- Leather Bound: 1152 pages
- Publisher: Zondervan (March 1, 2011)
- Language: English
- ISBN-10: 0310438578
Many thanks to Zondervan for this review copy of the NIV Thinline Bible, in the updated NIV 2011 format.
1. Font, paper, cover, ribbon, smyth sewn: It’s double-column, no references, and words of Christ in red—a good shade of red. I don’t think it’s any secret about the quality of the NIV Bibles from Zondervan. We’re all too familiar with them. But I’m not that use to Trutone covers. I hear they hold up well. We’ll see.
There’s no concordance in the back. This might be a bummer for some.
2. Translation Issues: Why an update? “This updated NIV builds on both the original NIV and the TNIV and represents the latest effort of the Committee on Bible Translation (CBT) to articulate God’s unchanging Word in the way the original authors might have said it if they had been speaking in English to the global English-speaking audience today.” This is then fleshed out around: 1. Changes in English. 2. Progress in Scholarship; and 3. Concern for Clarity. Further, there’s a note on the updated NIV’s decision on “Inclusive Language.”
Dislikes: I miss “wellspring of life” at Proverbs 4:23 but not a biggie for me, though. When we come to the NT, I wish they’d kept “sons,” rather than going for “children” (Gal. 3:7, 26). Why? Well, I believe there’s something intertextual going on here with retention of “sons,” not to mention our derived sonship in Christ, God’s unique Son.
On some levels, I’m a stickler for the concordance approach. For example, “Compelled” at Gal. 2:3 should have be retained at 2:14, since we’re talking the same Greek term, within the same context.
While I’ve recently expressed my take on Mark 16:9-20 and John 7:53-8:11 here, I don’t care too much for the approach in the updated NIV. These passages in question are both marked off and italicized. Given the larger readership of the NIV, bracketing with a footnote would have worked, as other mainline Bibles have done.
Likes: 1. Gender Approach. Personally, I’m encouraged by most of the gender language decisions. I’ve cringed at reading “man” and “men,” but since they’re still in vogue as universals, and the translators have noted this, then I’ll have to get over the matter. I do like “mankind” at Genesis 1:26f and in various places in the rest of the OT. I’ve even noticed “O mortal” at Micah 6:8.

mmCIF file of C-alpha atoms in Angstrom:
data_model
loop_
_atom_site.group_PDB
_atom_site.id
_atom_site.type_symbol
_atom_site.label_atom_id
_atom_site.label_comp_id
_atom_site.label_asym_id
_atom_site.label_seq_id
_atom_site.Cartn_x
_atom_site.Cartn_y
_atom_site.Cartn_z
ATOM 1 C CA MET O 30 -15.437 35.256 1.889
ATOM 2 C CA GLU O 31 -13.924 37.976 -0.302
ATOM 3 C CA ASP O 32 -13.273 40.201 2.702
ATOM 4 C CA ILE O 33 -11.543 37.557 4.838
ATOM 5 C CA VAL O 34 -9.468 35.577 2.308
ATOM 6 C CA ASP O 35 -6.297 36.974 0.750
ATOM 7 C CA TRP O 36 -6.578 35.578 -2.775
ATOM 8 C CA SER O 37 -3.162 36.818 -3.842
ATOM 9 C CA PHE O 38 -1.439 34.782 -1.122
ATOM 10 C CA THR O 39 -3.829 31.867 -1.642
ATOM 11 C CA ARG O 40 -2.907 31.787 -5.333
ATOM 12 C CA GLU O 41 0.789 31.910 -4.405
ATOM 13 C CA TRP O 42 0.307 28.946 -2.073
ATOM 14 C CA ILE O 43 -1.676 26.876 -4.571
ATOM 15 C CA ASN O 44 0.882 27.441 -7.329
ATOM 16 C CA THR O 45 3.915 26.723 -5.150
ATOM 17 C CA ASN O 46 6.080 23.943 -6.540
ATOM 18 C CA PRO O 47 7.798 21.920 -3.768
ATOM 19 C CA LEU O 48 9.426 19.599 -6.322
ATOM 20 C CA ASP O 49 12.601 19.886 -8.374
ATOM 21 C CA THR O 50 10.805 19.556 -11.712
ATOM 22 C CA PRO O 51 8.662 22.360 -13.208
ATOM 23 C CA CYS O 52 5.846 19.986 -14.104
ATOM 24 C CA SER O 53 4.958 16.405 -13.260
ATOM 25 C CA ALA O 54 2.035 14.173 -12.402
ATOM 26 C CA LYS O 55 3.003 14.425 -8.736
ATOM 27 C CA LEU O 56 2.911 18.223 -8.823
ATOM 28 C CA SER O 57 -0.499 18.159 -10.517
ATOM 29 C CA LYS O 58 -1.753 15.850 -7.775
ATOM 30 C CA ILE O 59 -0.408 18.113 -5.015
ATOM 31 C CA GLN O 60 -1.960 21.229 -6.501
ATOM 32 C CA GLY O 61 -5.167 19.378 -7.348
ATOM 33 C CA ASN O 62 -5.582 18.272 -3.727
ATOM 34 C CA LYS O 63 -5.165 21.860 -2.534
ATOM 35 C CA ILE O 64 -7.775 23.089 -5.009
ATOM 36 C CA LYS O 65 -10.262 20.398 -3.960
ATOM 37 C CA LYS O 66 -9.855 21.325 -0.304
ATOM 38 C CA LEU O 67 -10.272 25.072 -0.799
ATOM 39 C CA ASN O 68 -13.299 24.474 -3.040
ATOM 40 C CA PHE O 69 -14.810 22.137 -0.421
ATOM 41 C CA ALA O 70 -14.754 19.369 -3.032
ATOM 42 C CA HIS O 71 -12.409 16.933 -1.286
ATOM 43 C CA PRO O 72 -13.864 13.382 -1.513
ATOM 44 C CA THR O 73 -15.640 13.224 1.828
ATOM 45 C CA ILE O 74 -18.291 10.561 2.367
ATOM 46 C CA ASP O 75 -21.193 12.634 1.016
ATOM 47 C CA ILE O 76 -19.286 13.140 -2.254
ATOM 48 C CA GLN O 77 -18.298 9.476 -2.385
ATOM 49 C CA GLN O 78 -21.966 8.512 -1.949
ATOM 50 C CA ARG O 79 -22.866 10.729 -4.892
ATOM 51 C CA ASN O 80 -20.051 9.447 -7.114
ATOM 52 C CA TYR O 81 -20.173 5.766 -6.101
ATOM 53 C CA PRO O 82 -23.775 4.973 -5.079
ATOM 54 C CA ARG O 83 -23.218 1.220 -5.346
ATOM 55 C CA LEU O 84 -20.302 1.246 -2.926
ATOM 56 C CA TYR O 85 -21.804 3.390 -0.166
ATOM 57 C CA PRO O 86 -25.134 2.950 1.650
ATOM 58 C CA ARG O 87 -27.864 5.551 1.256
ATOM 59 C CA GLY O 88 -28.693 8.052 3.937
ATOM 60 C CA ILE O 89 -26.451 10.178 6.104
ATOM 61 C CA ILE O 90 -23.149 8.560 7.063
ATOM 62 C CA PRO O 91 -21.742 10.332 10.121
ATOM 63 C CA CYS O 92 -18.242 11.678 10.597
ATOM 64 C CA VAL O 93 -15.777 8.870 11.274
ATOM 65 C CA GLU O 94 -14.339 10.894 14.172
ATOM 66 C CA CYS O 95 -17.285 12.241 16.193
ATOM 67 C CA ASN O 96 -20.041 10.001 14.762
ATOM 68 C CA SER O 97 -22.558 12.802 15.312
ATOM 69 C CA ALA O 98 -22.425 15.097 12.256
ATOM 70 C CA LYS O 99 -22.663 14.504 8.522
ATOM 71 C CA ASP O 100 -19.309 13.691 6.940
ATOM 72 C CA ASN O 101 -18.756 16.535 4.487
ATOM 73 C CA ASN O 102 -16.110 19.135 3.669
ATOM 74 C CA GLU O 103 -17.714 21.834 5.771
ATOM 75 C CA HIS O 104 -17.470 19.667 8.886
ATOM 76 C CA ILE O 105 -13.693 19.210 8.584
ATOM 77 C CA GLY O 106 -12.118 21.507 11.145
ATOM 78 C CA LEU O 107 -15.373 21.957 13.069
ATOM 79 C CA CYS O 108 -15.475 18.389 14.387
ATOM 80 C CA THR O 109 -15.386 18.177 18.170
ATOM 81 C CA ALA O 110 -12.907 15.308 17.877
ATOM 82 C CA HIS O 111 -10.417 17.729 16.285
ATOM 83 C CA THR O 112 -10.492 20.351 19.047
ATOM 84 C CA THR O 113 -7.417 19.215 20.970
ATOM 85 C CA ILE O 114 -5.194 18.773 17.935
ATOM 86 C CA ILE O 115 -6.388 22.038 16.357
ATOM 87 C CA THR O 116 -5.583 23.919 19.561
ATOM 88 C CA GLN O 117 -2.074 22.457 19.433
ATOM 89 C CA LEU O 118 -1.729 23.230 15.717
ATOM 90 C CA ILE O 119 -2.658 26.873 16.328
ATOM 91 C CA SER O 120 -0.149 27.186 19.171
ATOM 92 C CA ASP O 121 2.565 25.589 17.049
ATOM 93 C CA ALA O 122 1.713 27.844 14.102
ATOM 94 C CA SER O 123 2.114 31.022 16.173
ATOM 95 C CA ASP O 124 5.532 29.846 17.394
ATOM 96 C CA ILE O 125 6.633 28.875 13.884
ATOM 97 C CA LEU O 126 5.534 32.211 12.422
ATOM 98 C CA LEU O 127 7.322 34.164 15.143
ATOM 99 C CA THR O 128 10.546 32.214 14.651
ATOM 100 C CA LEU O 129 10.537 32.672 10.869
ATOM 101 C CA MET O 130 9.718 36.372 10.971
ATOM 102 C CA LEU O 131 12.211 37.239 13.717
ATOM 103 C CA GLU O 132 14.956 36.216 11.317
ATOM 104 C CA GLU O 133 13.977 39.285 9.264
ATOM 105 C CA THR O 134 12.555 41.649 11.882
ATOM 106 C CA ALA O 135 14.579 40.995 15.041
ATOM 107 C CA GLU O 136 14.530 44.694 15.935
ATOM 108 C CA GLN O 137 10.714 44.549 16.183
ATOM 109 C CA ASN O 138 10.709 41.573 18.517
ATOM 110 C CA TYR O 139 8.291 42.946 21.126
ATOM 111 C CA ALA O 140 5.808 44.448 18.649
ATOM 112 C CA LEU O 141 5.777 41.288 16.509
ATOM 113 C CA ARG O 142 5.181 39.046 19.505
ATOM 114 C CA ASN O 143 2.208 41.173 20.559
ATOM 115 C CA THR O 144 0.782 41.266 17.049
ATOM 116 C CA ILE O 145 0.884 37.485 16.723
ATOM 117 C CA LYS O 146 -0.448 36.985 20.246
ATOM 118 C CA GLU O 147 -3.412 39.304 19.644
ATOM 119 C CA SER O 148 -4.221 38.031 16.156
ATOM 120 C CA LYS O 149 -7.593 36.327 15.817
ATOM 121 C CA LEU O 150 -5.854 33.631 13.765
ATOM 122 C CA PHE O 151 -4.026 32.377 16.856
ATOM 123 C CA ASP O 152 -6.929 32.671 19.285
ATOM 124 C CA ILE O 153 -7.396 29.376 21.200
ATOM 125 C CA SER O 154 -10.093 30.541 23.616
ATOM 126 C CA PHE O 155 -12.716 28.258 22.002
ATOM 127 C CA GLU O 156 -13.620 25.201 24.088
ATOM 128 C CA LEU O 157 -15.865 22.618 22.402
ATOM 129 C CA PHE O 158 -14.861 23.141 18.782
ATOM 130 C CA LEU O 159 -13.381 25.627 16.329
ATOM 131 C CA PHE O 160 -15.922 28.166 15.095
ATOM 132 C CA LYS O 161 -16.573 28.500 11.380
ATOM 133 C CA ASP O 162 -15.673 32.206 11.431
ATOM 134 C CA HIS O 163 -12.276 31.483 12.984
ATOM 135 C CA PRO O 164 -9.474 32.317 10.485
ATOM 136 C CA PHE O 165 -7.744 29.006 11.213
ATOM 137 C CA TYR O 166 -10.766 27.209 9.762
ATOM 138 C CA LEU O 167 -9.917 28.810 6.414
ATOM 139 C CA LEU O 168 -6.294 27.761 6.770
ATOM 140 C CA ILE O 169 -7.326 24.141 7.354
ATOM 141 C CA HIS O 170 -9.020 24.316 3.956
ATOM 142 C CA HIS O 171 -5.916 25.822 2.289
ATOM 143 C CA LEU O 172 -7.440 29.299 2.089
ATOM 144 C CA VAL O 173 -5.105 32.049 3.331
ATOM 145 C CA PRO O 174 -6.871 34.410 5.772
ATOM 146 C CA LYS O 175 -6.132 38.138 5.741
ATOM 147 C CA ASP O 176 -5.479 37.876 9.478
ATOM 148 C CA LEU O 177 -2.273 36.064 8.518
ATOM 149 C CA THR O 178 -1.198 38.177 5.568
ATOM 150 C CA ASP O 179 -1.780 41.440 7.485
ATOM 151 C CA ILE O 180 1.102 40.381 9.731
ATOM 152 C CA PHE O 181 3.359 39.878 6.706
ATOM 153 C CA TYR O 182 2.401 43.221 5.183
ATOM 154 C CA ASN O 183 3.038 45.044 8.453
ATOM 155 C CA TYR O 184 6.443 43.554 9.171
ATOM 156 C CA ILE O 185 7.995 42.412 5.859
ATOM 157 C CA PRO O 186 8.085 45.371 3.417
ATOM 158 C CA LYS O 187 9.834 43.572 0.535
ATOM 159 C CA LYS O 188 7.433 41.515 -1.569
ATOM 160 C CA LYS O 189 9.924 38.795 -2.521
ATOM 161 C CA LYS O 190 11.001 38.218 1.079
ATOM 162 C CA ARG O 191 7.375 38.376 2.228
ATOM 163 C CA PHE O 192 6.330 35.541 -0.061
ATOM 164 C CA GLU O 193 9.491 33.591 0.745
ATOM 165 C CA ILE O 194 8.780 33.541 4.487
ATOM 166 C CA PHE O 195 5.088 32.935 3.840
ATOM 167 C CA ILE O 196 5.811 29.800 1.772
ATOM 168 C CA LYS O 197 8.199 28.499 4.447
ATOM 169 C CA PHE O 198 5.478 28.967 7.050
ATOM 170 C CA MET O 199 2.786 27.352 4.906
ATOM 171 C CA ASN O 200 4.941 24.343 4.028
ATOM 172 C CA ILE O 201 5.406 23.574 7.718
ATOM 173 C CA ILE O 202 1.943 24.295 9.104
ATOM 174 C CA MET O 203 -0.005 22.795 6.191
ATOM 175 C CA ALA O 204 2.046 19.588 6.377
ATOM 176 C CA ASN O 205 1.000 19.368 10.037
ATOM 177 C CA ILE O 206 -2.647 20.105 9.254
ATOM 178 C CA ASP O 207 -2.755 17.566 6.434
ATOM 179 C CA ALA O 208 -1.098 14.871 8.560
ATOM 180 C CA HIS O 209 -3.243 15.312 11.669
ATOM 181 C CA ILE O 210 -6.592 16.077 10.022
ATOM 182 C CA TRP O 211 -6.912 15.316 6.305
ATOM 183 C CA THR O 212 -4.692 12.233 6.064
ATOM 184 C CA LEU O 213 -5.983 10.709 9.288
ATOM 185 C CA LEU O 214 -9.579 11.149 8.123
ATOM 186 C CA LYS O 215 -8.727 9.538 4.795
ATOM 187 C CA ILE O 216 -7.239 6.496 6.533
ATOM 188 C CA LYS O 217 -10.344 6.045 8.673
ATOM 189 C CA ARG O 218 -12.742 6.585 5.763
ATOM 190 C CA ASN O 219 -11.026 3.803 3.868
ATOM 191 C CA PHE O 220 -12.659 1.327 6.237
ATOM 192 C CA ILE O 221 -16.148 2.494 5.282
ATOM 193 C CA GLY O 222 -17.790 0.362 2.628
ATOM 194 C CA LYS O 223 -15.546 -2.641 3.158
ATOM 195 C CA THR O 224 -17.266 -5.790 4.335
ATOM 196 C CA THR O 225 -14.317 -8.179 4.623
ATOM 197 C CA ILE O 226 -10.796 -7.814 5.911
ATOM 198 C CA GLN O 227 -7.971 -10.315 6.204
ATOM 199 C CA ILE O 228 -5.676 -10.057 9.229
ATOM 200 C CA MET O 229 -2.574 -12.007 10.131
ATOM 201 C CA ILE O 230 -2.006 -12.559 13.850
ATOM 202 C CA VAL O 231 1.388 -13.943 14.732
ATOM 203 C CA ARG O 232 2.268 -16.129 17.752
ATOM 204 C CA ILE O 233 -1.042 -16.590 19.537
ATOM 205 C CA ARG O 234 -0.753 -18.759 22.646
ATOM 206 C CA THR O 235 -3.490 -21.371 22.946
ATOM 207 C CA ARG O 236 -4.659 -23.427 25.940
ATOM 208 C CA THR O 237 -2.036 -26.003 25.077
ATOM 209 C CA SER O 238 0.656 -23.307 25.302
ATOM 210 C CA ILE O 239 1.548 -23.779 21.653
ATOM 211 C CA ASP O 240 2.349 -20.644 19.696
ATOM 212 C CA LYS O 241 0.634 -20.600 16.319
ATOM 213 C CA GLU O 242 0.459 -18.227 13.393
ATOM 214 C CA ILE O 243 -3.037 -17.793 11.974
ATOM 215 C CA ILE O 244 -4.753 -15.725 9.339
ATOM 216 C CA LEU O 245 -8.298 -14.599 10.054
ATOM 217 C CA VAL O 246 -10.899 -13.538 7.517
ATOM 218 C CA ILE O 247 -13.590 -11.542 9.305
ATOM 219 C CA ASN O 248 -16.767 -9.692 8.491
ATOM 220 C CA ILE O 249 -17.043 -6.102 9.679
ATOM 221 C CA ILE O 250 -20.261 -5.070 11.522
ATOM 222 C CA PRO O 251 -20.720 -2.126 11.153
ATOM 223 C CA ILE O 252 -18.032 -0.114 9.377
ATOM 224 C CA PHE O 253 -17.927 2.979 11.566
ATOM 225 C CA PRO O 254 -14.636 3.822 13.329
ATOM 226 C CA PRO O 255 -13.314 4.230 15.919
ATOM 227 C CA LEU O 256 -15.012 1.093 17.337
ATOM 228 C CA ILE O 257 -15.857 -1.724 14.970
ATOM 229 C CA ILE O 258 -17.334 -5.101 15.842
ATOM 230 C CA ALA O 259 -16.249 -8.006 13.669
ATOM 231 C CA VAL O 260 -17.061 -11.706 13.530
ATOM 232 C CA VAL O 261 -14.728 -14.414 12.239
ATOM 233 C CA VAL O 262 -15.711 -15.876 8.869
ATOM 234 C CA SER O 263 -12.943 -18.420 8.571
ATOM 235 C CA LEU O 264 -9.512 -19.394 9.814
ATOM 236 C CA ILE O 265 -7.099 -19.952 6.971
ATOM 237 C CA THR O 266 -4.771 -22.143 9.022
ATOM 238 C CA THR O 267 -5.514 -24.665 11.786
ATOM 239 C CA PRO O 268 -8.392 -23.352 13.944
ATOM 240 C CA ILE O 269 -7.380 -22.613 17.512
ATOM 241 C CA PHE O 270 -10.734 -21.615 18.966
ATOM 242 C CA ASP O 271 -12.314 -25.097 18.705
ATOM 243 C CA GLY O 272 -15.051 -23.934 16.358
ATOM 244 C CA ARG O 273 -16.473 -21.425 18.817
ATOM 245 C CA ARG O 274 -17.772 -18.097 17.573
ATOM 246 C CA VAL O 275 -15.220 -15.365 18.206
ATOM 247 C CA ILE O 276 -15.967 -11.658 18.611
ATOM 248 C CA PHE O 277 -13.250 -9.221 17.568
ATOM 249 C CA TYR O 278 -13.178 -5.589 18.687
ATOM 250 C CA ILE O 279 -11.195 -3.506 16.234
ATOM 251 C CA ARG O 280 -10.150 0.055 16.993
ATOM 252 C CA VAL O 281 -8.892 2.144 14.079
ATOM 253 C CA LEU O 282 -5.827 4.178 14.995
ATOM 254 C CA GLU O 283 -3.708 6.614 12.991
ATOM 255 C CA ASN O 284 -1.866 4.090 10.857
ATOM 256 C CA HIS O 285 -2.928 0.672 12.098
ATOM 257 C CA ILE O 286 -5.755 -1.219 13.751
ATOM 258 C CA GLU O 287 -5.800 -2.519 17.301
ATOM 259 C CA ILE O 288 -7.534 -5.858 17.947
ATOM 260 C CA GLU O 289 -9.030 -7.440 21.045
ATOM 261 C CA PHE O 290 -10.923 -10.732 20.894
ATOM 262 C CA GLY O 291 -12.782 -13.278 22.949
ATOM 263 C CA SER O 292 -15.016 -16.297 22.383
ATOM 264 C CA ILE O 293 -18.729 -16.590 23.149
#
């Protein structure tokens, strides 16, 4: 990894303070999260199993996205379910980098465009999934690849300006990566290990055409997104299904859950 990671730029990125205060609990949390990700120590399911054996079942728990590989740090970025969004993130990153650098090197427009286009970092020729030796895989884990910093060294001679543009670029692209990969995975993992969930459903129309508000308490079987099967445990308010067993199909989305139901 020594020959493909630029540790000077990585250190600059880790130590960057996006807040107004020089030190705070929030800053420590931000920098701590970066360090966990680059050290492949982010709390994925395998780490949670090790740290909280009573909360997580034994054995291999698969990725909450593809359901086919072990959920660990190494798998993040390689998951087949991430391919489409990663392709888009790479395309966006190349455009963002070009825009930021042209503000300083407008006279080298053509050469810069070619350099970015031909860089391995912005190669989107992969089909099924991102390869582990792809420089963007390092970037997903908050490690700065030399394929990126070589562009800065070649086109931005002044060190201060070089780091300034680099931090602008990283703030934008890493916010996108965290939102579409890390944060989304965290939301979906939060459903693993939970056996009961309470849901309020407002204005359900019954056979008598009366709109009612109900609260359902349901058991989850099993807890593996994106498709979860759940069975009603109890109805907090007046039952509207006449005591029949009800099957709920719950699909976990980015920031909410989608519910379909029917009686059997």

Yeah, I rather “magi” than “wise men” at Matthew 2:1. I like the retention of “brother” at Matthew 7: 3. At Romans 16:1, yes, Phoebe was clearly a church deacon. There’s no dancing around this one.
2. General Changes. When we come to the NT, I’m a big fan of “flesh” for the Greek sarx – so I was rather encouraged to see that decision made, although some have seen this as a backward step. I’m not convinced. Furthermore, I’m rather impressed with the revisions in the Pauline letters, especially Romans: “appointed,” 1:4. “the obedience that comes from faith,” 1:5. Not to mention the reworking at 3:21-26. The return of “according to the flesh” at 4:1. “Adoption to sonship” at 8:15, 23; 9:4.
I know some people who are going to stick with the older NIV, 1984, largely because of the inclusive language in the updated NIV. Well, that’s there preference. Some are sticking with discontinued-in-print TNIV, as in the case of my wife. As for me, while I didn’t care for the older NIV, and warmed up to the TNIV, but shelved it for the ESV, I see myself embracing the updated NIV, especially because of it’s readability, gender approach, and revisions in Paul.
I think the updated NIV is the Bible for all practical purposes, at least for me. I recommend.
Now it’s waiting for a printed edition that you like. 😉
(for the changes made from NIV84 to TNIV to NIV11, see Robert Slowley’s helpful work here)